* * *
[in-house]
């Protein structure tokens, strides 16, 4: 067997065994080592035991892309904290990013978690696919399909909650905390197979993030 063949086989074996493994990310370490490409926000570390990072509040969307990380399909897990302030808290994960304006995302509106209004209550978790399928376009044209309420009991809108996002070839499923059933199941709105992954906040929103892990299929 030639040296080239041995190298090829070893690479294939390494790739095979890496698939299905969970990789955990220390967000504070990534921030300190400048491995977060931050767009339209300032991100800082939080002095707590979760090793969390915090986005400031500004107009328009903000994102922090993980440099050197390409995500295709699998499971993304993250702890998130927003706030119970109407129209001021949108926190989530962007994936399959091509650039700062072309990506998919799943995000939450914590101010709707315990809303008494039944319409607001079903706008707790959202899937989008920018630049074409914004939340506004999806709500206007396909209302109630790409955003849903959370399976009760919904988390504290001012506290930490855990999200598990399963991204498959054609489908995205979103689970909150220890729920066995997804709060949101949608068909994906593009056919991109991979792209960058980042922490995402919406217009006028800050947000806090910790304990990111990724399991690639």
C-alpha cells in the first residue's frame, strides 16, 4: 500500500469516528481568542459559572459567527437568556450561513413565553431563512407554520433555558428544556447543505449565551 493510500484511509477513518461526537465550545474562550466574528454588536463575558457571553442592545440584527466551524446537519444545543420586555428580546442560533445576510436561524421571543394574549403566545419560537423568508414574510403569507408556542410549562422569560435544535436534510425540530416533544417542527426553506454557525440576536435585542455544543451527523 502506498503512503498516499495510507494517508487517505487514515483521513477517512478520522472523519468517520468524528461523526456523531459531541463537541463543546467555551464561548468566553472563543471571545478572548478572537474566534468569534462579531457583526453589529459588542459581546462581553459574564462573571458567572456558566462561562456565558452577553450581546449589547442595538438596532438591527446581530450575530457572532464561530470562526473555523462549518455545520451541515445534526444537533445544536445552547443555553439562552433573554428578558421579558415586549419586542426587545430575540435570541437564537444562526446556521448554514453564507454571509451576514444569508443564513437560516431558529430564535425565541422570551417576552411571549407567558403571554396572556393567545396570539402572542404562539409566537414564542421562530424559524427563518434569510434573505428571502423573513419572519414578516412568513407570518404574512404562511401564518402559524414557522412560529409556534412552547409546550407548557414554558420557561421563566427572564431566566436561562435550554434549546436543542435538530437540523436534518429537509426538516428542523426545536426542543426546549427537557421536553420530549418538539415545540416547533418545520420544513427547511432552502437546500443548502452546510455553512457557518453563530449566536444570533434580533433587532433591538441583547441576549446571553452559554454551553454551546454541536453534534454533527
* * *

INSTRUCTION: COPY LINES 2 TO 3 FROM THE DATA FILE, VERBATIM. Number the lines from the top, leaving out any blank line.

């Protein structure tokens, strides 16, 4: 067997065994080592035991892309904290990013978690696919399909909650905390197979993030 063949086989074996493994990310370490490409926000570390990072509040969307990380399909897990302030808290994960304006995302509106209004209550978790399928376009044209309420009991809108996002070839499923059933199941709105992954906040929103892990299929 030639040296080239041995190298090829070893690479294939390494790739095979890496698939299905969970990789955990220390967000504070990534921030300190400048491995977060931050767009339209300032991100800082939080002095707590979760090793969390915090986005400031500004107009328009903000994102922090993980440099050197390409995500295709699998499971993304993250702890998130927003706030119970109407129209001021949108926190989530962007994936399959091509650039700062072309990506998919799943995000939450914590101010709707315990809303008494039944319409607001079903706008707790959202899937989008920018630049074409914004939340506004999806709500206007396909209302109630790409955003849903959370399976009760919904988390504290001012506290930490855990999200598990399963991204498959054609489908995205979103689970909150220890729920066995997804709060949101949608068909994906593009056919991109991979792209960058980042922490995402919406217009006028800050947000806090910790304990990111990724399991690639």
C-alpha cells in the first residue's frame, strides 16, 4: 500500500469516528481568542459559572459567527437568556450561513413565553431563512407554520433555558428544556447543505449565551 493510500484511509477513518461526537465550545474562550466574528454588536463575558457571553442592545440584527466551524446537519444545543420586555428580546442560533445576510436561524421571543394574549403566545419560537423568508414574510403569507408556542410549562422569560435544535436534510425540530416533544417542527426553506454557525440576536435585542455544543451527523 502506498503512503498516499495510507494517508487517505487514515483521513477517512478520522472523519468517520468524528461523526456523531459531541463537541463543546467555551464561548468566553472563543471571545478572548478572537474566534468569534462579531457583526453589529459588542459581546462581553459574564462573571458567572456558566462561562456565558452577553450581546449589547442595538438596532438591527446581530450575530457572532464561530470562526473555523462549518455545520451541515445534526444537533445544536445552547443555553439562552433573554428578558421579558415586549419586542426587545430575540435570541437564537444562526446556521448554514453564507454571509451576514444569508443564513437560516431558529430564535425565541422570551417576552411571549407567558403571554396572556393567545396570539402572542404562539409566537414564542421562530424559524427563518434569510434573505428571502423573513419572519414578516412568513407570518404574512404562511401564518402559524414557522412560529409556534412552547409546550407548557414554558420557561421563566427572564431566566436561562435550554434549546436543542435538530437540523436534518429537509426538516428542523426545536426542543426546549427537557421536553420530549418538539415545540416547533418545520420544513427547511432552502437546500443548502452546510455553512457557518453563530449566536444570533434580533433587532433591538441583547441576549446571553452559554454551553454551546454541536453534534454533527